Sunday, December 28, 2008

Pho Sho'

As always- slave to peasant efficiency that I am- with the carcass of a roasted bird in the fridge, I wanted to make a brothocentric meal based on the remains of our Christmas duck. Heather made turkey pho after Thanksgiving, and then Hank, inspired by her post, made wild duck pho, so it was only a matter of time before I caught the faux-Vietnamese virus (get it?) and did the same. The interweb: it's like herpes, but in a good way.

I simmered the duck remains on low heat with ginger, garlic, star anise, lemongrass, a couple of cloves, and a bunch of pink peppercorns for about three hours, then strained it. That night we had the broth with some udon and a few garnishes- basically blanched pea shoots and some leftover sautéed collard greens. And it was good. Then, last night we went to a potluck, where I pressure cooked fat slices of black radish with more of the duck broth, and made more of the chocolate mousse, served with the same three garnishes as on Xmas. Nothing says "holidays" like the fawning (bordering on leg-humping) adulation of a room full of people.

And tonight, because this broth is just that good as a foundation for almost anything (I spent far too long anguishing about whether to go the risotto route, or soup, or braise another meat in it) I used it twice in as many dishes. There was some ground pork in the freezer, so I divided it and used some for the base of stir-fried broccoli finished with a flour-thickened sauce of mandarin orange juice, ginger, garlic, broth, rice vinegar, and soy sauce. The rest I mixed well with more garlic and ginger, plus 5-spice, curry powder, and scallions, then tucked into wontons and placed in the steamer. Note to self- and all of you- use the bamboo steamer with parchment circles; the dumplings, they stick to the metal steamer like Zell Miller does to Rush Limbaugh's medicine cabinet.

With a simple supplement of some tosa soy sauce and a couple of drops of sesame oil, the broth proved a worthy medium for the pungent dumplings, and a garnish of cilantro and chervil that I picked because today was freakishly balmy and melted most of the snow, so getting the plastic off the beds was easy. It's not pretty in the garden right now, but there's still a lot of food growing there, and with careful editing it's well worth the effort. To drink, a NY chard that I will be reviewing in the very near future.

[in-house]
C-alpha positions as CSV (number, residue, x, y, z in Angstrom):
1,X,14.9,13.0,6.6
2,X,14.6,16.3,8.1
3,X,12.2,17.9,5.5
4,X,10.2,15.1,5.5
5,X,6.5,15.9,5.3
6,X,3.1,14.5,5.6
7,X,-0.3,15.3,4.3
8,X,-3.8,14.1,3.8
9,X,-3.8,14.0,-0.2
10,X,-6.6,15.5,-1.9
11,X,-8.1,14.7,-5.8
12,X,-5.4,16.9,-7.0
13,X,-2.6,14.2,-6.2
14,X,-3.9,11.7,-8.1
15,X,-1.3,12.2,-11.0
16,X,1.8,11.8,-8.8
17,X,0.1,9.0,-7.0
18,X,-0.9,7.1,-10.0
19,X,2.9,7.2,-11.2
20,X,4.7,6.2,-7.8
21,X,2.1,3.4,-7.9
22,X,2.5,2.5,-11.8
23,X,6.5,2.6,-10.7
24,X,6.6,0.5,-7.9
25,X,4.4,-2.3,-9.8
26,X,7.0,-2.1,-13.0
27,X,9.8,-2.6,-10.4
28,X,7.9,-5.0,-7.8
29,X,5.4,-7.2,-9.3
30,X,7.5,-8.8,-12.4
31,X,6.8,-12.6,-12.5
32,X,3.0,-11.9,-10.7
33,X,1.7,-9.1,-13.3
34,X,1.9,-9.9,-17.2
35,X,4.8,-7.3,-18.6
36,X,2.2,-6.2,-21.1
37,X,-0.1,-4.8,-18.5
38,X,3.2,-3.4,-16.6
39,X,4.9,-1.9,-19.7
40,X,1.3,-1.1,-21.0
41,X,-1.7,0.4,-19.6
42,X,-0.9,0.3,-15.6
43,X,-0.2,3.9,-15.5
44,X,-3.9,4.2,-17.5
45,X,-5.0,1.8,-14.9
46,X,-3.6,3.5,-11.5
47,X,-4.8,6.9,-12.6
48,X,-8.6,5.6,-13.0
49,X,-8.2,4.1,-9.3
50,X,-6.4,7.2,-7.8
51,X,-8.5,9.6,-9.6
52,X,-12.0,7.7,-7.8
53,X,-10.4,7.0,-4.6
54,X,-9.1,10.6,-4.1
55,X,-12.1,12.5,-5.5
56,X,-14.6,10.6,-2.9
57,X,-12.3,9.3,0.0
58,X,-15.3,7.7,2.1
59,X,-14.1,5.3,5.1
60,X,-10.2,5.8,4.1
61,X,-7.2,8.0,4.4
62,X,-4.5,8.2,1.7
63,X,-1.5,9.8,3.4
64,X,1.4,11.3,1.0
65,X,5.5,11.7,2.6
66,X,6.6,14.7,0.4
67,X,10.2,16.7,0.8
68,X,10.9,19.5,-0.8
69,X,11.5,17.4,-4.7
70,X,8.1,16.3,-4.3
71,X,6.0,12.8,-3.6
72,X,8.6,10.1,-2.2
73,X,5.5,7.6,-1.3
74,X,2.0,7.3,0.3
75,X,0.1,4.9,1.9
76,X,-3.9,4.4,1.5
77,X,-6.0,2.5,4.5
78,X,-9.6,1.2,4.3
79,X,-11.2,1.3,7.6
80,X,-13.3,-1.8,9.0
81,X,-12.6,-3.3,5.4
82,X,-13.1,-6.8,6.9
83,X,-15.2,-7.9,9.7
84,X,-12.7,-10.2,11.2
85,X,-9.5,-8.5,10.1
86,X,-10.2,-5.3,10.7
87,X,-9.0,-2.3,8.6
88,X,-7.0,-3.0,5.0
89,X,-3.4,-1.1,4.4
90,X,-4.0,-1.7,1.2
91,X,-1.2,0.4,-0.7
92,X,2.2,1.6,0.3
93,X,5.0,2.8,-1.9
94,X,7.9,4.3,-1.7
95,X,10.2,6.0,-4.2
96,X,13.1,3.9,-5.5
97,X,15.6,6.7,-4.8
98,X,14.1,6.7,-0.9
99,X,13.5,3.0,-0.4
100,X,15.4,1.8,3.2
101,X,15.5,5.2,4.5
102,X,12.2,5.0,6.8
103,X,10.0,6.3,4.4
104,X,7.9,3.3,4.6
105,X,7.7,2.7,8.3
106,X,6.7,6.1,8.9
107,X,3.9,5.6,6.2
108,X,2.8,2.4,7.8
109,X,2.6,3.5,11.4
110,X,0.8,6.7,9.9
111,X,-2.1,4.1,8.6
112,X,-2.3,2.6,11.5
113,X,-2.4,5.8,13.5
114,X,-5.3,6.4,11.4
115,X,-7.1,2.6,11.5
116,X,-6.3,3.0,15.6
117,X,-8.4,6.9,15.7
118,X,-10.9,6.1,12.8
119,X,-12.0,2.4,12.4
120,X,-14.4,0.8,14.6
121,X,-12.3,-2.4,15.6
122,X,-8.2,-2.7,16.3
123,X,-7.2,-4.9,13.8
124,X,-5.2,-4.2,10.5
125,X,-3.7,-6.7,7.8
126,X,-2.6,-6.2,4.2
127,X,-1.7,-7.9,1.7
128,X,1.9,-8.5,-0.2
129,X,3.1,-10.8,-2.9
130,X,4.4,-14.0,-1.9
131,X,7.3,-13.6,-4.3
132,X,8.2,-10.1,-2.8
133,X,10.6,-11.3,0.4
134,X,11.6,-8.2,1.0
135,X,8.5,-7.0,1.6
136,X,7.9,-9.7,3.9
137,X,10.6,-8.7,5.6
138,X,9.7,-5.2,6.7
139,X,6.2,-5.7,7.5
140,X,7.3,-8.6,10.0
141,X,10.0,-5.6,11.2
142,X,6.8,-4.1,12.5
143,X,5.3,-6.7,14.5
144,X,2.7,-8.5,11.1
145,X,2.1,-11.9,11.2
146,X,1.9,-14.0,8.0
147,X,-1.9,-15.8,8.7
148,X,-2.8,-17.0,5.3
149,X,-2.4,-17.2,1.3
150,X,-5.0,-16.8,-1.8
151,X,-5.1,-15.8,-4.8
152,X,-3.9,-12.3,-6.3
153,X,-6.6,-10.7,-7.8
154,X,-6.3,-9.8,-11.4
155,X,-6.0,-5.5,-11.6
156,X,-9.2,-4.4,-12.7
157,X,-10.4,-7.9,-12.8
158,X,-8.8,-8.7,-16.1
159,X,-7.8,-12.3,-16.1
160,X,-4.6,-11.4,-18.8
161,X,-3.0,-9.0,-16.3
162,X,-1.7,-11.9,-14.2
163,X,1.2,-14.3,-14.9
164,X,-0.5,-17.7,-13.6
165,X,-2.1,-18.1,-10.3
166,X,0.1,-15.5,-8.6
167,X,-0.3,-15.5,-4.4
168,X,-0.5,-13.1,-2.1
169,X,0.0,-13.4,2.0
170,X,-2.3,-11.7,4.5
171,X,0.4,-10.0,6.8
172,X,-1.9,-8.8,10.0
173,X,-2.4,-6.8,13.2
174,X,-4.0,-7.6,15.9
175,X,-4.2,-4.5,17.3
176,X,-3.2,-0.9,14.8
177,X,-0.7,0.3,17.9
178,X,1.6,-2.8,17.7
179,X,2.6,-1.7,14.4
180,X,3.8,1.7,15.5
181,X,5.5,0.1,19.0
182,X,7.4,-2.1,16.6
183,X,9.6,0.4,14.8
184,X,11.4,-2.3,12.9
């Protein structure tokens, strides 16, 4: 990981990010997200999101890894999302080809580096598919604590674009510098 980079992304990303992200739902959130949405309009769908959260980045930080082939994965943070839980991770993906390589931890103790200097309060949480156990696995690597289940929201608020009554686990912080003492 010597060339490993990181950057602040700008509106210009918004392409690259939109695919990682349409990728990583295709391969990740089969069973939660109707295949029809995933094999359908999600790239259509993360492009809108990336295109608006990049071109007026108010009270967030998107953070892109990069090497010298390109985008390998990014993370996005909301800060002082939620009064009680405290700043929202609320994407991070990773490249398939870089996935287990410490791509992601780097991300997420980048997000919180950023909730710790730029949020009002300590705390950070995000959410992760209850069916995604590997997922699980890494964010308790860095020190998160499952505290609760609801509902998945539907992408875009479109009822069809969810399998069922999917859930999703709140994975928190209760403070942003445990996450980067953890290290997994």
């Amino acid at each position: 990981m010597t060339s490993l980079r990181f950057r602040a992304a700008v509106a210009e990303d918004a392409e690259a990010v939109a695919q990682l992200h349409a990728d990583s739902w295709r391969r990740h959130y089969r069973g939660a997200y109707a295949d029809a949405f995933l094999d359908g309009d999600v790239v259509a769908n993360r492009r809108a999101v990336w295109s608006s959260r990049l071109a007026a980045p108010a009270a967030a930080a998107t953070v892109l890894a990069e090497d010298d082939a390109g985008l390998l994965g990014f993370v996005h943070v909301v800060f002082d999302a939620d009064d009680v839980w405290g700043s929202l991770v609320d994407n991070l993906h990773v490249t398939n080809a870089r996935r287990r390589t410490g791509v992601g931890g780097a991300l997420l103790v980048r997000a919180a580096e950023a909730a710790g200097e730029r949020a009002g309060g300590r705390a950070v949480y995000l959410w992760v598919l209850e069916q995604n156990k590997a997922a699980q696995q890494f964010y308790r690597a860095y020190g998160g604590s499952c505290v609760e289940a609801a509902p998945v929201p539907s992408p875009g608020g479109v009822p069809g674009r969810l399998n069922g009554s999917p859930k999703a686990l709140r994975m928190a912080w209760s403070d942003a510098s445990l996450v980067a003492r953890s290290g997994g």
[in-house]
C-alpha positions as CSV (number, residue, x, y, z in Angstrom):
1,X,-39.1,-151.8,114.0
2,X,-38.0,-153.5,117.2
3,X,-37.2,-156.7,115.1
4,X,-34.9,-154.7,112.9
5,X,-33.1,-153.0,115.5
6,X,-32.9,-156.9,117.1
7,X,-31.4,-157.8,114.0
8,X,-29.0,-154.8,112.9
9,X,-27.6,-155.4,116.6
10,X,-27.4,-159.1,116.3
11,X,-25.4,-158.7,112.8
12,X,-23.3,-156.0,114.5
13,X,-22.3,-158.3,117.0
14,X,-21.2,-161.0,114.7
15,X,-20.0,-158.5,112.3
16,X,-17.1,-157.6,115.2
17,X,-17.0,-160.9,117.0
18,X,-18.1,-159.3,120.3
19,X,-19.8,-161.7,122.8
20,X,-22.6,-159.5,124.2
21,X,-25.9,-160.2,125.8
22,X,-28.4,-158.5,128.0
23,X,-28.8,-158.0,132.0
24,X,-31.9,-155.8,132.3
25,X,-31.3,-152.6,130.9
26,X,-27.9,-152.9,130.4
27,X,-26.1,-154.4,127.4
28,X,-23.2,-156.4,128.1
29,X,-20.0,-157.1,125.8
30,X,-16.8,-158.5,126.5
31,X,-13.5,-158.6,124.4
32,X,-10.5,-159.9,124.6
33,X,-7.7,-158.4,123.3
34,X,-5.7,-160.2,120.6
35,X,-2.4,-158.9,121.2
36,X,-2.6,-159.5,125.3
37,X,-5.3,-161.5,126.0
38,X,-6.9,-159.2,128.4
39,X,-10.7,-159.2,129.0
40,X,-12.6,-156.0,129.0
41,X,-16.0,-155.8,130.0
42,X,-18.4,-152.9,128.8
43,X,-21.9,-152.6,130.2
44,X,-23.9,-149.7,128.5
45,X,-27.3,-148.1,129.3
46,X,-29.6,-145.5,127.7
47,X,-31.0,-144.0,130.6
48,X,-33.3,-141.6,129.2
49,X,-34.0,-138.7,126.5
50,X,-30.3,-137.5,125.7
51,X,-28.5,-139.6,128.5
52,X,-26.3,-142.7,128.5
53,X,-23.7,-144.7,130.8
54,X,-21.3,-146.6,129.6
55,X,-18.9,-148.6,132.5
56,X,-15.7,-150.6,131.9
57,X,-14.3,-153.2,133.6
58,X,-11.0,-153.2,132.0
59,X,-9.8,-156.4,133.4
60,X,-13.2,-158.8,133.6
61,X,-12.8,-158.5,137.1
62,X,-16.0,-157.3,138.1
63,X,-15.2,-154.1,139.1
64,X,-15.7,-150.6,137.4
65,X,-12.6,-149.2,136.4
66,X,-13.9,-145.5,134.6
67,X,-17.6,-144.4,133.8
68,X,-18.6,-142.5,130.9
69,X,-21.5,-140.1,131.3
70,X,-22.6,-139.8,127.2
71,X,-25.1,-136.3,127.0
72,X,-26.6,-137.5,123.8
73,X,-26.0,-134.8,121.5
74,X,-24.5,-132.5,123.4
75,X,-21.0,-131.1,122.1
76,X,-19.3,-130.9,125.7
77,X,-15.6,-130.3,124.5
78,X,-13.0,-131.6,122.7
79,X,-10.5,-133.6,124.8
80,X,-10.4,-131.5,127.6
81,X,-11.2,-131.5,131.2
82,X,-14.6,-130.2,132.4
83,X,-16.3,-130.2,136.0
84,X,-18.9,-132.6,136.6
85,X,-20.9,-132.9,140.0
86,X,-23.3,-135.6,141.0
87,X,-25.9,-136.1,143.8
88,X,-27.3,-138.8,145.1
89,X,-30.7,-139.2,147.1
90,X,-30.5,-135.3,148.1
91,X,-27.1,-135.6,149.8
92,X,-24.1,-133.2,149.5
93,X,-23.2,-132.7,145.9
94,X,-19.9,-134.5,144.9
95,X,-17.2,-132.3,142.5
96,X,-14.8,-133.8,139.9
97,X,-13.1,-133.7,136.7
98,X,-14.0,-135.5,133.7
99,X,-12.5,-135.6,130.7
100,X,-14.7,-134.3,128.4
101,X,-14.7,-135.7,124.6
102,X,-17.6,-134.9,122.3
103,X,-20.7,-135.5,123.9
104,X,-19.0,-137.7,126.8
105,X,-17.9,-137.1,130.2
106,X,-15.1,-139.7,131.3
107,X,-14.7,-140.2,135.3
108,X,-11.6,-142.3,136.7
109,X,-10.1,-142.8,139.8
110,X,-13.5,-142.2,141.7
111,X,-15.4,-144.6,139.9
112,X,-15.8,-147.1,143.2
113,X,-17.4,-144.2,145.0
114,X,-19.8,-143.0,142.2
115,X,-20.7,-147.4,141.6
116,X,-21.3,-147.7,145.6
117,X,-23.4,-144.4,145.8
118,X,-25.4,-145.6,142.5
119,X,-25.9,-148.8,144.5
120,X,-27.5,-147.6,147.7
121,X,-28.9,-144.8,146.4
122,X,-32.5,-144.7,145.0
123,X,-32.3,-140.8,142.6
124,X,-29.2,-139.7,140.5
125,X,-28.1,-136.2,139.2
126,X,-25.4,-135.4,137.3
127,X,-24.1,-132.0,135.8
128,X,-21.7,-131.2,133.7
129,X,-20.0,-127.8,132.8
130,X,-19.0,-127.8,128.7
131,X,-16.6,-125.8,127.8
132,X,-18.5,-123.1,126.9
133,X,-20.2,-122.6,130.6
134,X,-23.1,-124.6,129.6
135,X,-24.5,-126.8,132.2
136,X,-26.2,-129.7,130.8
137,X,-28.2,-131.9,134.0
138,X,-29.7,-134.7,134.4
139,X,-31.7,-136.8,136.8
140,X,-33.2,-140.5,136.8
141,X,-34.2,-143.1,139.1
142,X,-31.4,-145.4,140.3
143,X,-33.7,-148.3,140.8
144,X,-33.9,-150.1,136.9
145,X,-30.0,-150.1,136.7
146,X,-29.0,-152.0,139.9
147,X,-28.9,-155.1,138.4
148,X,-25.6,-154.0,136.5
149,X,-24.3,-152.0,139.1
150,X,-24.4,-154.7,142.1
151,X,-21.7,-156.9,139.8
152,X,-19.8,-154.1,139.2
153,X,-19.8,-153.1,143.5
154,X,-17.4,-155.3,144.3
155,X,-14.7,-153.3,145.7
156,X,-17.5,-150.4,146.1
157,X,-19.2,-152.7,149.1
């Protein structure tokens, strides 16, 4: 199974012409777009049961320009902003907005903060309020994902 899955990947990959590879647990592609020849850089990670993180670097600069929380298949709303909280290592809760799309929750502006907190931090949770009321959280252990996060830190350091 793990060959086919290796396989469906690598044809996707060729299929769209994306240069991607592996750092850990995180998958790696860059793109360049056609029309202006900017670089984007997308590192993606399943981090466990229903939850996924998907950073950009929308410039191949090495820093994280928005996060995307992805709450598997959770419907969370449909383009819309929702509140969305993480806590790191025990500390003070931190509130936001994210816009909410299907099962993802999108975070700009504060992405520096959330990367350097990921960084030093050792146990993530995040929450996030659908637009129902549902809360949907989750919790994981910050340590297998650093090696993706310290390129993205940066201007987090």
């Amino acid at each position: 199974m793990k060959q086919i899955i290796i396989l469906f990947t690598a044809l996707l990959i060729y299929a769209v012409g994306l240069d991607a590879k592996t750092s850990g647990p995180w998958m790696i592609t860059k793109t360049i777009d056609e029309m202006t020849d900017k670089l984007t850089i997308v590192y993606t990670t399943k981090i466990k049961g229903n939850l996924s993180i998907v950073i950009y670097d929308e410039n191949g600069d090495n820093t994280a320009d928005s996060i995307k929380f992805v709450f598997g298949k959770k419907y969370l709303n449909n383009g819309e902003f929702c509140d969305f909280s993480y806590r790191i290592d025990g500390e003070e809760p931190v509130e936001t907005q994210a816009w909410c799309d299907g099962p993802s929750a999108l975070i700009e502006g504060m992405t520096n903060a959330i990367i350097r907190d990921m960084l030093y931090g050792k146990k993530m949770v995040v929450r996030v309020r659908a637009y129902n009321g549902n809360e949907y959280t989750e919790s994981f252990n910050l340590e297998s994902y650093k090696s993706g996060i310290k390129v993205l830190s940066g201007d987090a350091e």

genevelyn said...

This post proves it isn't a hassle to cook. Muliple meals from a bowl of soup. Take-out doesn't carry that promise

Zoomie said...

The soup in the blue bowl looks heavenly - and I love that bowl, by the way - it gives a nice "TA-DA!" to anything you've shown in it. Something about those blue rays that lead the eye in to the deliciousness.

Hunter Angler Gardener Cook said...

Ooh...pretty! Bet you needed to skim that broth plenty with a domestic duck. Nice to know we can all lean on each other for inspiration.

jesse said...

*drool* I am planning to make pot stickers for my next meal, thanks to your post.

Heather said...

I love the dumplings in your version. Dumplings make any herpes taste better.

cookiecrumb said...

Holy shi'!

Agreeing with Heather, herpes is fine. Remember how much fun you had getting it?

peter said...

Genevelyn: Having a good broth or two on hand is the single most important thing when it comes to making home cooking both easy and good.

Zoomie: I got them in Chinatown years ago; there's a still-bigger size that I covet. It's the one-point perspective that really makes the food pop.

Hank: Actually, because so much rendered off in the roasting, it wasn't that bad.

Jesse: Happy to oblige. Your latest post is hysterical.

Blanche: They do indeed.

CC: Speak for yourself.

Jo said...

I learned to use lettuce leaves as my between dumpling and steaming vessel buffer. Works a treat.